I believe that sin is man’s rebellion against Holy God—it separates us from having a relationship with the Father. Every person is deserving of eternal damnation for his or her sin, regardless of its type or severity. Sin’s effect on creation is all encompassing, from our very own minds to the movement of the cosmos. All of creation is groaning to be restored when Christ returns to make a new heaven and a new earth (Isaiah 59:2; Romans 6:23; 8:18-22; James 2:10; 2 Peter 3:7-13).

I believe that humans were created as immortal beings; we will live beyond our physical death. Furthermore, every person will stand before Almighty God and give an account for everything they have thought, said, and done. The saints of God will dwell with God for all of eternity, while the unregenerate will perish in Hell for all of eternity. Everything we do in this life matters to God (Ecclesiastes 12:7; Romans 14:12; 2 Corinthians 5:8-10; 1 Thessalonians 4:17; 2 Thessalonians 1:8-9).

I believe that God also created humans as whole beings—the division between body, soul, and spirit is indistinguishable. While there is certainly an existence apart from our physical bodies, this splitting or division is not what God intended for humanity. This is another tragic reality of mankind’s sin (Genesis 2:7; Deuteronomy 6:5; Matthew 10:28; Mark 12:30; 1 Thessalonians 5:23).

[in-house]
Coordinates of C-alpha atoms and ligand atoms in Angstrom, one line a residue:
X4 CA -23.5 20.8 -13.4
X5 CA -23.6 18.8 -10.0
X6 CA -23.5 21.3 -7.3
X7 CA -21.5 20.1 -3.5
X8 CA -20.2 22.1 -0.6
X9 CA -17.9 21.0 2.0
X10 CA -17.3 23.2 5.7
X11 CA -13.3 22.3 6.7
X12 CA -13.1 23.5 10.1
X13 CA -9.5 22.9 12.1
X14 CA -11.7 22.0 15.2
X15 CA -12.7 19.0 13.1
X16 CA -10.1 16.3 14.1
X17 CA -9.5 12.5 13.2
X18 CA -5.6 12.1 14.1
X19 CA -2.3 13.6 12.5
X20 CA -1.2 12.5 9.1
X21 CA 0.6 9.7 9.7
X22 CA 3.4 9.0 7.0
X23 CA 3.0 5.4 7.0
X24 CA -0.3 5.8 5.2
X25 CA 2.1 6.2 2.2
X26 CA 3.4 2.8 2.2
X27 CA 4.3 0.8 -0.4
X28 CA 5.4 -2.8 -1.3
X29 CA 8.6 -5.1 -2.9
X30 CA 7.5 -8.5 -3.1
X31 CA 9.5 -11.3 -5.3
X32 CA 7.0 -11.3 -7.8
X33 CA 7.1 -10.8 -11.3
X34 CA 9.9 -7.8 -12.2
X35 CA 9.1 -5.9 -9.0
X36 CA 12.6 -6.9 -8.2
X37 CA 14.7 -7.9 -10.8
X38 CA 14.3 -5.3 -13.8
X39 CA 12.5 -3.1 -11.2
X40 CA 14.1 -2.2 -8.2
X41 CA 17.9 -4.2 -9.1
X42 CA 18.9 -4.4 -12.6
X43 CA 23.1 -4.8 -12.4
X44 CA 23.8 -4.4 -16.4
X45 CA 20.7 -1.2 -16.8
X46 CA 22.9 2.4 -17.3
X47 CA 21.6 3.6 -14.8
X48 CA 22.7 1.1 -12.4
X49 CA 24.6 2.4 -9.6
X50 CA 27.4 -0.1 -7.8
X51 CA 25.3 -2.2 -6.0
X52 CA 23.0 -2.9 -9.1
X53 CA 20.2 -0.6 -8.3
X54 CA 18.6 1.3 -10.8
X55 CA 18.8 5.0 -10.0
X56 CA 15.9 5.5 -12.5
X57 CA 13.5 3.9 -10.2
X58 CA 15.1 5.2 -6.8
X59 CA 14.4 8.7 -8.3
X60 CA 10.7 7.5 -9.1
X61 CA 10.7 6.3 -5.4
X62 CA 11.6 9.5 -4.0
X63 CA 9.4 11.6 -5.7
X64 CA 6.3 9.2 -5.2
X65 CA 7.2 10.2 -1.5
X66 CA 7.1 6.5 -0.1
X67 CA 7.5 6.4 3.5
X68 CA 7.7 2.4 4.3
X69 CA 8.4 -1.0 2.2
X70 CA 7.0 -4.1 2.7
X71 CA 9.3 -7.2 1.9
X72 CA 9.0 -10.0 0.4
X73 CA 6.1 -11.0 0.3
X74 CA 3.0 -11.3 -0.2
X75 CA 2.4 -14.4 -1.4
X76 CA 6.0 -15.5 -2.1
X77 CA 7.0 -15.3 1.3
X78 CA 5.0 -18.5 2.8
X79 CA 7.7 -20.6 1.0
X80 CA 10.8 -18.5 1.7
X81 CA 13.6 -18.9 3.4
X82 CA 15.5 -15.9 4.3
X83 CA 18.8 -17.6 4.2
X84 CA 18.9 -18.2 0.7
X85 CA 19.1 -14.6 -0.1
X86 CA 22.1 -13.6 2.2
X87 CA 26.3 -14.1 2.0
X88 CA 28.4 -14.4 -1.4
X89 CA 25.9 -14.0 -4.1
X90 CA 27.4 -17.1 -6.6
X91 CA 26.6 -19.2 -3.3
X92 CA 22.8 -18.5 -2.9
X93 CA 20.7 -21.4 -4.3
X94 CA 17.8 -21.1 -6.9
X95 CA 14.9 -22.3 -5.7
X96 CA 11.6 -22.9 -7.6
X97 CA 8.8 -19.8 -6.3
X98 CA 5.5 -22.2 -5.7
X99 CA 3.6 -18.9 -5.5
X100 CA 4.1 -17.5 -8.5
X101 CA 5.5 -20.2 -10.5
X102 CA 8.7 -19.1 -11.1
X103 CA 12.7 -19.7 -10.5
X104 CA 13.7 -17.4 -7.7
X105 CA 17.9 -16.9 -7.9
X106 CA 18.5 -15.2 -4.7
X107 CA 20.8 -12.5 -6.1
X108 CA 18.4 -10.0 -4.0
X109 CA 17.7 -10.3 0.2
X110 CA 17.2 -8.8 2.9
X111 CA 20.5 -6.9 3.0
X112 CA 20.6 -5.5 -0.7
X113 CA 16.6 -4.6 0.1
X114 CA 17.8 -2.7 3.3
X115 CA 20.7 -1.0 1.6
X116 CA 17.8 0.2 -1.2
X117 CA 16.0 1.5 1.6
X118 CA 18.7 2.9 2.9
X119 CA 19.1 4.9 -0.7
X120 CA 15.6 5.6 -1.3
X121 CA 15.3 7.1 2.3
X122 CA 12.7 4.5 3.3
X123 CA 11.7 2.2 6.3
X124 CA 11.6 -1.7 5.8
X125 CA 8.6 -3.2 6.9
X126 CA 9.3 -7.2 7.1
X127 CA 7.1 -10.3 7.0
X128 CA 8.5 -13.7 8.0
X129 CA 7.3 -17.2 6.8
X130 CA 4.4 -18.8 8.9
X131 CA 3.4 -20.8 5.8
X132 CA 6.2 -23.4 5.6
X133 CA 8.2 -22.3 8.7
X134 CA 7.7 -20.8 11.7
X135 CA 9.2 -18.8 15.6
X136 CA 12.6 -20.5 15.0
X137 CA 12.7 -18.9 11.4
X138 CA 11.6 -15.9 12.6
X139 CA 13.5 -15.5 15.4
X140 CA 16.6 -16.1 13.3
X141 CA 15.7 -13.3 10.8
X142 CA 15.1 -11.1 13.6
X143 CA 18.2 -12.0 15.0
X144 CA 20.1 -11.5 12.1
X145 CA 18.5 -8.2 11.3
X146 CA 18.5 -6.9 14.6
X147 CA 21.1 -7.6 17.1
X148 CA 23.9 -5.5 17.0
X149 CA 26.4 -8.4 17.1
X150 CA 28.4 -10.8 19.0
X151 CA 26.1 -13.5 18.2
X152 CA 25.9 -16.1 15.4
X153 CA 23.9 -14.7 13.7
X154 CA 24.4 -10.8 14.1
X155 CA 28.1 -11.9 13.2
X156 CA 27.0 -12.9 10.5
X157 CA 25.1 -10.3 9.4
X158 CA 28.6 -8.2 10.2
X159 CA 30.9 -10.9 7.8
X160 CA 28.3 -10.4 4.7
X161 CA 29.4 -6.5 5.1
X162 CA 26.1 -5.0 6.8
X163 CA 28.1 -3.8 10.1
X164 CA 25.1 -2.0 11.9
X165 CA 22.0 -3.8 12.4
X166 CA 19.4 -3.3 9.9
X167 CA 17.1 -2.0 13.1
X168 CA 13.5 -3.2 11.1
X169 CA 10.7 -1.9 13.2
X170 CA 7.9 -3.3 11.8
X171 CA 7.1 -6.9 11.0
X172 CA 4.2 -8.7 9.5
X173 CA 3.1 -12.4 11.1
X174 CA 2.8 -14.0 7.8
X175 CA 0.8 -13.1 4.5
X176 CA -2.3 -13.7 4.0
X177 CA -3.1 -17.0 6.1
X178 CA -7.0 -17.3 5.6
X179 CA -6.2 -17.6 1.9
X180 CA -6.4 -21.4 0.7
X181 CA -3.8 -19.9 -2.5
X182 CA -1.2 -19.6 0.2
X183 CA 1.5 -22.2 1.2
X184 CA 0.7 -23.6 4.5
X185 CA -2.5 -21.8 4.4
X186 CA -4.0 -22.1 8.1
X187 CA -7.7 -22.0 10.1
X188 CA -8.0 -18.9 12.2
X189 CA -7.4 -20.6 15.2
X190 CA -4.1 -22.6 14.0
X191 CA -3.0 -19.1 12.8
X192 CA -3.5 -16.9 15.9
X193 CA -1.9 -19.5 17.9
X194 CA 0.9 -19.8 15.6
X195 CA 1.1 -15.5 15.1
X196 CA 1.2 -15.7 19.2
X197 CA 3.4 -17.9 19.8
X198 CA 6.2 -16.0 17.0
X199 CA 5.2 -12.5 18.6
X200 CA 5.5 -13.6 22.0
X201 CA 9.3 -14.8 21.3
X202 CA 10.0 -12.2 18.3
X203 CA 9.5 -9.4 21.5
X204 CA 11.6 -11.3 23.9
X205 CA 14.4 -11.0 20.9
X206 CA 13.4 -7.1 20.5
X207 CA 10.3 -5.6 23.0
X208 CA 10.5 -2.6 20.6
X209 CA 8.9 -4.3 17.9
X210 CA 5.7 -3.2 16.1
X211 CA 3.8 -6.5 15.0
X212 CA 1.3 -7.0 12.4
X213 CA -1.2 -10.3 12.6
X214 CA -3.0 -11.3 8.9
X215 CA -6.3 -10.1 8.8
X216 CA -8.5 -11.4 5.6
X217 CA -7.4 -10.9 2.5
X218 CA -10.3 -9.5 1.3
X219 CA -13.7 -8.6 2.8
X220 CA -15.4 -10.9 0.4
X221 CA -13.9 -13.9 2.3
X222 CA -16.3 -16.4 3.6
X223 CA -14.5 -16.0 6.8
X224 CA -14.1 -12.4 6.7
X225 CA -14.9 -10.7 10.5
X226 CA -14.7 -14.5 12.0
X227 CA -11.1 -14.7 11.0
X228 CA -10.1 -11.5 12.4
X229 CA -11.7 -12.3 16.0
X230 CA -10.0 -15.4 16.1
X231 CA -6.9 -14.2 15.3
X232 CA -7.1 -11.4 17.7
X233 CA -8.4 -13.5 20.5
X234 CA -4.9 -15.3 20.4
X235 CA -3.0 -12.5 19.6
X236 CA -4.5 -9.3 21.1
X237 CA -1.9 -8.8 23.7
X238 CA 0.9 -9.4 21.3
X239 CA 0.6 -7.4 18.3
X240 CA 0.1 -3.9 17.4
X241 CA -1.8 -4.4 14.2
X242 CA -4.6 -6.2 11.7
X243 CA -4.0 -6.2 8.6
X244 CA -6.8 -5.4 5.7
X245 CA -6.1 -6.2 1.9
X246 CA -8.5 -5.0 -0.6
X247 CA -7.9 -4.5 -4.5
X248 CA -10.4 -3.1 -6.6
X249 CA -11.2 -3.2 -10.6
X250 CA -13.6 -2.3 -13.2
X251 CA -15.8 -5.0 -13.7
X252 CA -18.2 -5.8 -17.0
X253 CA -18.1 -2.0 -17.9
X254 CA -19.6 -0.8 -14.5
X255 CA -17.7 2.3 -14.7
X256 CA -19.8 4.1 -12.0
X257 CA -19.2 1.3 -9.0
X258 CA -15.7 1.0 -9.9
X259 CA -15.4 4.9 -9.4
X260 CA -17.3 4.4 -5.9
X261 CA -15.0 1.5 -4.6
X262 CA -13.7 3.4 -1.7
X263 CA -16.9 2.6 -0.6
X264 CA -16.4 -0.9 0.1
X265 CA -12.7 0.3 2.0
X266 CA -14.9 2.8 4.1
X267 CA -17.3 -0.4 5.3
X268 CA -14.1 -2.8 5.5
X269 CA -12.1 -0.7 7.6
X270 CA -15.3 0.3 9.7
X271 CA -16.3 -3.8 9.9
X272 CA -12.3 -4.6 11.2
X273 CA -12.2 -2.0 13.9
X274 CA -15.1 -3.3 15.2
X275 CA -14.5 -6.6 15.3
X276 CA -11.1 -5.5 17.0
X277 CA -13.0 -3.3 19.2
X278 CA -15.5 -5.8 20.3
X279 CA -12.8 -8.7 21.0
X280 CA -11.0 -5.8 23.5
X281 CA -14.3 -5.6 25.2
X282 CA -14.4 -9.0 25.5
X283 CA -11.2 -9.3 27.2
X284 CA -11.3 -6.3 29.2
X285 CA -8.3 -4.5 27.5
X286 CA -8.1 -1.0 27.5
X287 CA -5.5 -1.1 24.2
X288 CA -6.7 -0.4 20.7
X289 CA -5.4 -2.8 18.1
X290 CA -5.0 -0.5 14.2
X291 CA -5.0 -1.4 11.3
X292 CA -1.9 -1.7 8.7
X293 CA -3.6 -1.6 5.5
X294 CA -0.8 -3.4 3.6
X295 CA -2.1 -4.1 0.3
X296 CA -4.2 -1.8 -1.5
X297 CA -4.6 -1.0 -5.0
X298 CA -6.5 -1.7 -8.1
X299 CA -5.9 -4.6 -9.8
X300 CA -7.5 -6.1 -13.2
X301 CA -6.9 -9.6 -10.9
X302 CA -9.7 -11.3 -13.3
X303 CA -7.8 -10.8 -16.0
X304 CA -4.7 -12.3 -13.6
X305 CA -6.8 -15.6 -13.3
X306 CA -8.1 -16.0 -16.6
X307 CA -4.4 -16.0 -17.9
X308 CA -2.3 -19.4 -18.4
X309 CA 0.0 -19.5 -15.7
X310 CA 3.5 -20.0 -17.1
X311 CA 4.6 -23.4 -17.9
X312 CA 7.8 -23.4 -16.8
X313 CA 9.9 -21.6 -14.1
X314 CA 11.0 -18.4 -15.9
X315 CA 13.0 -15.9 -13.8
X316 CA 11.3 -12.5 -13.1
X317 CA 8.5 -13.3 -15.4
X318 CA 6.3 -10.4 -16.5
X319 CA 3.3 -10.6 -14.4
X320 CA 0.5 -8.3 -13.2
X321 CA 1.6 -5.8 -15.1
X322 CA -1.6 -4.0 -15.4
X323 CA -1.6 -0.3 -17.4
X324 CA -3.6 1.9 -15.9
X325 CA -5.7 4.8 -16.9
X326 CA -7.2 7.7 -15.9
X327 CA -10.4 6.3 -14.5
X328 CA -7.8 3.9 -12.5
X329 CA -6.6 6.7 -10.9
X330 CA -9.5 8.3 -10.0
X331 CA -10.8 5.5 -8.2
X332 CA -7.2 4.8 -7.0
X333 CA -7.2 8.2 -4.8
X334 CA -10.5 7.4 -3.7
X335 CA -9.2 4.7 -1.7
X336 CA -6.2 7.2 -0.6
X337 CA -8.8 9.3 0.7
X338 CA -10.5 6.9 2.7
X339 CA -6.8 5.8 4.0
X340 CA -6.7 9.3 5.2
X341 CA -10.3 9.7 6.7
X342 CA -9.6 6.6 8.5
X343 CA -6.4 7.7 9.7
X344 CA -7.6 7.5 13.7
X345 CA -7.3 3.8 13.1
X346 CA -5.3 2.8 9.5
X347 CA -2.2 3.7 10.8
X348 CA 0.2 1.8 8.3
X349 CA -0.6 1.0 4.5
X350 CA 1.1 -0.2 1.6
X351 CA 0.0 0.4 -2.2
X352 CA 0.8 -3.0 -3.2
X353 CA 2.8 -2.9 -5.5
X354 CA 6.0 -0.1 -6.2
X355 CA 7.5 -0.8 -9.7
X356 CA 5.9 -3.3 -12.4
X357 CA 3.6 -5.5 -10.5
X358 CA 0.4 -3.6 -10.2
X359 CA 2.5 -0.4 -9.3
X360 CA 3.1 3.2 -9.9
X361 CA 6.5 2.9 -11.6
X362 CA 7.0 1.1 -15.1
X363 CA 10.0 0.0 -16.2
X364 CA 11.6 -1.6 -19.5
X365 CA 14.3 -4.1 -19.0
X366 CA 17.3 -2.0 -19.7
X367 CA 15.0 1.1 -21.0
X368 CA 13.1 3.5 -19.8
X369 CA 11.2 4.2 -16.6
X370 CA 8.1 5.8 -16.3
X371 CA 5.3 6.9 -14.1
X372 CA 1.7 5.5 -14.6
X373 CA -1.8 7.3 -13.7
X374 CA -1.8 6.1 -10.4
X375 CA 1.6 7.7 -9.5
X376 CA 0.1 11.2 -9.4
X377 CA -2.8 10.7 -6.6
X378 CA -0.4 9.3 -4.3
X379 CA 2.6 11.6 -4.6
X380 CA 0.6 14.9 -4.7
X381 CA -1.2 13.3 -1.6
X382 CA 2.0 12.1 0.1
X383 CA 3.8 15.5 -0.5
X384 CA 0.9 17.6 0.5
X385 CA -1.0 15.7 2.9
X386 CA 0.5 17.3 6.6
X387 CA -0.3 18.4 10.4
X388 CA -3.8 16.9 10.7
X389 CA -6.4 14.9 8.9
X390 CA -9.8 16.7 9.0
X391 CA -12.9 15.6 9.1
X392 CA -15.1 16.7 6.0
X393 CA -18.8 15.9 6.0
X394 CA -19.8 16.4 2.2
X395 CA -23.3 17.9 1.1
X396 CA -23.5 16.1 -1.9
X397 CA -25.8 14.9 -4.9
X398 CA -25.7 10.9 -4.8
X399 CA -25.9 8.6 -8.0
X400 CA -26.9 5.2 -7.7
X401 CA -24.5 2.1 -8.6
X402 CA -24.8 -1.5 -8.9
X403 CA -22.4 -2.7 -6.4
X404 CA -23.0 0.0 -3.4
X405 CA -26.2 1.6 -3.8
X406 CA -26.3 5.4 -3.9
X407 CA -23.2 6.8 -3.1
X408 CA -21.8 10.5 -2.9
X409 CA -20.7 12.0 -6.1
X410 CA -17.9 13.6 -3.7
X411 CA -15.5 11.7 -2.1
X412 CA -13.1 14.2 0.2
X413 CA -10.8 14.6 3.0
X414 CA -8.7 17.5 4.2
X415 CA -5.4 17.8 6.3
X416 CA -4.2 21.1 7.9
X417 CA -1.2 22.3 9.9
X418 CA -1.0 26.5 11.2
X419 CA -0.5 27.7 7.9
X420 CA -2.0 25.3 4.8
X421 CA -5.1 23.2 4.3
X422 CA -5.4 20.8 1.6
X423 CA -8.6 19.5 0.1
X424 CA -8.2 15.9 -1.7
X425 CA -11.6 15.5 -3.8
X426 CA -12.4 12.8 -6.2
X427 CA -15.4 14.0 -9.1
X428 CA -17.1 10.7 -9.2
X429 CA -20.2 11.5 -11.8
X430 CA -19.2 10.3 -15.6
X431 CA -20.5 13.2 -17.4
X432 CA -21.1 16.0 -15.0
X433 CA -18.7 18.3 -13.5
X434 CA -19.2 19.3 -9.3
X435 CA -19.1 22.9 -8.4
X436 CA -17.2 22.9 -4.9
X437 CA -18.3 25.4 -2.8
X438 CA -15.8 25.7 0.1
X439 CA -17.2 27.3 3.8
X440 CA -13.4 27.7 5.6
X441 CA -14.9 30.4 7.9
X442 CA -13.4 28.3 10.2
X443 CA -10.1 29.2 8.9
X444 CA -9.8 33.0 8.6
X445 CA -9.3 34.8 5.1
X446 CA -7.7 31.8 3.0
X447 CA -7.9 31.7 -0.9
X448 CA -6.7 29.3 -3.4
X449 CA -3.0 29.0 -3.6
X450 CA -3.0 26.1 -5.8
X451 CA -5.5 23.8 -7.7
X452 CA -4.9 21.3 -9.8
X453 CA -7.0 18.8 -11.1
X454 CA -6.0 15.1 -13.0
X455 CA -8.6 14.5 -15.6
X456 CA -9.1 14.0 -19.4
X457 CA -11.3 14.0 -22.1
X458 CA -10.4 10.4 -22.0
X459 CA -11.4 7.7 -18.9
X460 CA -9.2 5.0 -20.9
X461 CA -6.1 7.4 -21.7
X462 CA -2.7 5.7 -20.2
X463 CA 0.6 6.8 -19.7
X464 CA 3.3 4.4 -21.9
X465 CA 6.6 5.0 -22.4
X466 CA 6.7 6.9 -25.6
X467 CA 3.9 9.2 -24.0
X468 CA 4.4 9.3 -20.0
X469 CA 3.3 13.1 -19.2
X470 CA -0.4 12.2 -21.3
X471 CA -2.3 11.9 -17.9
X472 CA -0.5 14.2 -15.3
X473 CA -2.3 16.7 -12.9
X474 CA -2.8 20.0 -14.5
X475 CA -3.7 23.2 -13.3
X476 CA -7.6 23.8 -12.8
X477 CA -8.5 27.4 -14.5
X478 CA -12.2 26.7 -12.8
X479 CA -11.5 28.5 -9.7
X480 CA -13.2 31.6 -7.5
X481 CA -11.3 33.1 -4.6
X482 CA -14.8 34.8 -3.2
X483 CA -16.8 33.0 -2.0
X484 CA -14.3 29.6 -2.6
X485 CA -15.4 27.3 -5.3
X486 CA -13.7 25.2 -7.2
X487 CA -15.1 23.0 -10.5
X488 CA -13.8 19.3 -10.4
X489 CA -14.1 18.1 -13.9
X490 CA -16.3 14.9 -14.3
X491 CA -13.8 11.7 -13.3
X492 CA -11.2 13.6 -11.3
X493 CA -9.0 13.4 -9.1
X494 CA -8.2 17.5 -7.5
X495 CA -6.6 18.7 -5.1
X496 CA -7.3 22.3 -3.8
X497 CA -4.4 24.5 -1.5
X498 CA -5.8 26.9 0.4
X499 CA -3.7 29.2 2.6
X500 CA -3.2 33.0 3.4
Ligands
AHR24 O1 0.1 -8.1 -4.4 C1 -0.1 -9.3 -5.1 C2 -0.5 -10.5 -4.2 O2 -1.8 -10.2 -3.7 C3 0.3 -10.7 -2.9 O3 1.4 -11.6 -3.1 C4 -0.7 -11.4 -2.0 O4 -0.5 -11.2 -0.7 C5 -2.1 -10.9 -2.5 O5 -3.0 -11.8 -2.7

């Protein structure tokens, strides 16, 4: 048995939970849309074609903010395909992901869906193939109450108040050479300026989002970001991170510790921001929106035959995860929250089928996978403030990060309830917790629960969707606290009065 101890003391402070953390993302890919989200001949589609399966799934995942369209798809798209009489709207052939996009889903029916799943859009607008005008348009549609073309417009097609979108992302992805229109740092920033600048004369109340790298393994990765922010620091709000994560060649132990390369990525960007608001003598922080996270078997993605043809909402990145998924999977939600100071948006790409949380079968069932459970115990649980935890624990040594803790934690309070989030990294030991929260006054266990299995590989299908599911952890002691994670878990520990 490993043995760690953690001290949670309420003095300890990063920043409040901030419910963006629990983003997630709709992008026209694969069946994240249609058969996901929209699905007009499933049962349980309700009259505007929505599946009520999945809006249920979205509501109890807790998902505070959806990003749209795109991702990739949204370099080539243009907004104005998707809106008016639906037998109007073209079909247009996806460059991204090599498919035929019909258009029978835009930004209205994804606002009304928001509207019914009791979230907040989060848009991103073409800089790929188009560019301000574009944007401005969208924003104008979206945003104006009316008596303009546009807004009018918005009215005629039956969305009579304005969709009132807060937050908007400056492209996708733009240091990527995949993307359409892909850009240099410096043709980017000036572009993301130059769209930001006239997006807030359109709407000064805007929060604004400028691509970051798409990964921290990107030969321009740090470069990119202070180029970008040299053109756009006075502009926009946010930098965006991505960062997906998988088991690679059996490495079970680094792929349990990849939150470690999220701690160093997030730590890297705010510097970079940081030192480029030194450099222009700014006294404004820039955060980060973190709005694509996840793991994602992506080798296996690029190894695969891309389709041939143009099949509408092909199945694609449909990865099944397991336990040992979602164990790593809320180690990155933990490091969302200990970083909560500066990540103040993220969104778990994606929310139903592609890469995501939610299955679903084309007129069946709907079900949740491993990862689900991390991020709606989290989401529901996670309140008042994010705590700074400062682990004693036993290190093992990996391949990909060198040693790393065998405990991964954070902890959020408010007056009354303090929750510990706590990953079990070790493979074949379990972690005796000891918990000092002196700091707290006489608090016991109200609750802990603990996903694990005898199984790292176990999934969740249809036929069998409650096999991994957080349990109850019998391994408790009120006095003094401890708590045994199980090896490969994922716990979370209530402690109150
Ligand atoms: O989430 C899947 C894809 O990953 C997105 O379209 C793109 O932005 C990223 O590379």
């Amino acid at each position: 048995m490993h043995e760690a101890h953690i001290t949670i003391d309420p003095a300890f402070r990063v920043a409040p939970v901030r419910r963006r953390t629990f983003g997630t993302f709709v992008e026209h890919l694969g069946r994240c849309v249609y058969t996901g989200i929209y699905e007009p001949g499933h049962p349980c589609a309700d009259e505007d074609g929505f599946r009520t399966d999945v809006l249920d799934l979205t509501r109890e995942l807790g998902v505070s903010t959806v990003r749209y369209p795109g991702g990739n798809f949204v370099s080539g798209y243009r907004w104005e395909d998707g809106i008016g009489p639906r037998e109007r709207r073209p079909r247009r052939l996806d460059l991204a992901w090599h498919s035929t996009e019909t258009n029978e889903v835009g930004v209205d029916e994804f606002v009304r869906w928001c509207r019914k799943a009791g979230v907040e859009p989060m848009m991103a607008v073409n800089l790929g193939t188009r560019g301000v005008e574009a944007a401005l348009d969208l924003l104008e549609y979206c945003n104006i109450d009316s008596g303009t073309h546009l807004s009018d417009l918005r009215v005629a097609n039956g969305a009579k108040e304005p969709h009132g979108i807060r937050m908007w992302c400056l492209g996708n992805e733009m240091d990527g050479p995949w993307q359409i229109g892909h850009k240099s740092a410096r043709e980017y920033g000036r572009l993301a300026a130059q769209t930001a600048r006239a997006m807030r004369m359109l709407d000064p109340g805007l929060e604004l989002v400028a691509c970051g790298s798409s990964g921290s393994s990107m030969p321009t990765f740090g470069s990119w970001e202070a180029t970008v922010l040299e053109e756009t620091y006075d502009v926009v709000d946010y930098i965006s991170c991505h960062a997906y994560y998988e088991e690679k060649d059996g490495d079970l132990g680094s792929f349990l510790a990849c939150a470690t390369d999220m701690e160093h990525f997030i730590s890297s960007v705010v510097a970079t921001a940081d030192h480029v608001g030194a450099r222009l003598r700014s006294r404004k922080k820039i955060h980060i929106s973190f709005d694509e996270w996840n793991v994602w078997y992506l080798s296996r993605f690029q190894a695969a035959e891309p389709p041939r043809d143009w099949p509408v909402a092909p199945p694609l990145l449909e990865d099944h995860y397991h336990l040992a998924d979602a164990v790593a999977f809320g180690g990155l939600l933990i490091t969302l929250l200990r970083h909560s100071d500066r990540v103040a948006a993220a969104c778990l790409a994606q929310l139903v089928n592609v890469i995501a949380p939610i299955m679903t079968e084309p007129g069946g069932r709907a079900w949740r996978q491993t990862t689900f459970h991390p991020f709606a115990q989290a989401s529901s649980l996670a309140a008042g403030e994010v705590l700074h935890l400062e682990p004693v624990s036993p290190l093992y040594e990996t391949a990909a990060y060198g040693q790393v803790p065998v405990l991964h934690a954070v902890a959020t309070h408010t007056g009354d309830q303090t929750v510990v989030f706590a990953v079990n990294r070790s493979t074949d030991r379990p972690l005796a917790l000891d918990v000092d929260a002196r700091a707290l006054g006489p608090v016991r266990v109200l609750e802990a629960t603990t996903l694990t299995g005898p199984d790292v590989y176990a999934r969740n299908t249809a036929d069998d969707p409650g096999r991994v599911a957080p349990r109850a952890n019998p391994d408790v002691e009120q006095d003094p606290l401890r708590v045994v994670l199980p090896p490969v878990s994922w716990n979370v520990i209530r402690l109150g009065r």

I believe that every human is created equal, for God shows no partiality. Furthermore, men and women, though different anatomically and in their respective roles, are viewed as equals in the eyes of God. Within marriage, the husband’s role is to be the spiritual leader of his household and to love his wife as Christ loves the Church. The wife is to be submissive to the leadership of her husband, as the Church submits to Christ, our Head. Just as Eve was created to be Adam’s helper, so are wives to be their husband’s helper. Marriage is ultimately a picture of the Gospel of Jesus Christ (Genesis 2:18-22; Romans 2:10-11; Ephesians 5:21-33; 1 Peter 3:1-7).